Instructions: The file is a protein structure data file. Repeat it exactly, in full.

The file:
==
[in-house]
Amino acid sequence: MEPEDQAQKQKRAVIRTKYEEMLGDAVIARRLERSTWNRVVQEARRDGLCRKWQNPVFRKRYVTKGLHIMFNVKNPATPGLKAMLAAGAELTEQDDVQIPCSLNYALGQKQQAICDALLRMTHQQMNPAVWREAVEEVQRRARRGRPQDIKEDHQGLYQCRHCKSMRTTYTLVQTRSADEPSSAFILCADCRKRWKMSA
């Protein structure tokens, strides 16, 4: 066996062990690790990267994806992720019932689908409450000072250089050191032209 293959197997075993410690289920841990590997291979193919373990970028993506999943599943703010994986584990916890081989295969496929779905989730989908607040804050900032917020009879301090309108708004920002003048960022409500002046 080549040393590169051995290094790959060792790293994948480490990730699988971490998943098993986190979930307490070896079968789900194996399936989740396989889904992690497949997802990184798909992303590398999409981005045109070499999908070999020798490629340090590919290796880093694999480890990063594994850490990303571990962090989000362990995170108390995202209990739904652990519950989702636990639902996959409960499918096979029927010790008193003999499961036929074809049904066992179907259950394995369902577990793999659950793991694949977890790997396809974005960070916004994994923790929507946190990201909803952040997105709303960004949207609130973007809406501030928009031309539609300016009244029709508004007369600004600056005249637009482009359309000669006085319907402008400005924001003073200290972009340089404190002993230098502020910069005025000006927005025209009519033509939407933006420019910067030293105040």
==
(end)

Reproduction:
[in-house]
Amino acid sequence: MEPEDQAQKQKRAVIRTKYEEMLGDAVIARRLERSTWNRVVQEARRDGLCRKWQNPVFRKRYVTKGLHIMFNVKNPATPGLKAMLAAGAELTEQDDVQIPCSLNYALGQKQQAICDALLRMTHQQMNPAVWREAVEEVQRRARRGRPQDIKEDHQGLYQCRHCKSMRTTYTLVQTRSADEPSSAFILCADCRKRWKMSA
């Protein structure tokens, strides 16, 4: 066996062990690790990267994806992720019932689908409450000072250089050191032209 293959197997075993410690289920841990590997291979193919373990970028993506999943599943703010994986584990916890081989295969496929779905989730989908607040804050900032917020009879301090309108708004920002003048960022409500002046 080549040393590169051995290094790959060792790293994948480490990730699988971490998943098993986190979930307490070896079968789900194996399936989740396989889904992690497949997802990184798909992303590398999409981005045109070499999908070999020798490629340090590919290796880093694999480890990063594994850490990303571990962090989000362990995170108390995202209990739904652990519950989702636990639902996959409960499918096979029927010790008193003999499961036929074809049904066992179907259950394995369902577990793999659950793991694949977890790997396809974005960070916004994994923790929507946190990201909803952040997105709303960004949207609130973007809406501030928009031309539609300016009244029709508004007369600004600056005249637009482009359309000669006085319907402008400005924001003073200290972009340089404190002993230098502020910069005025000006927005025209009519033509939407933006420019910067030293105040």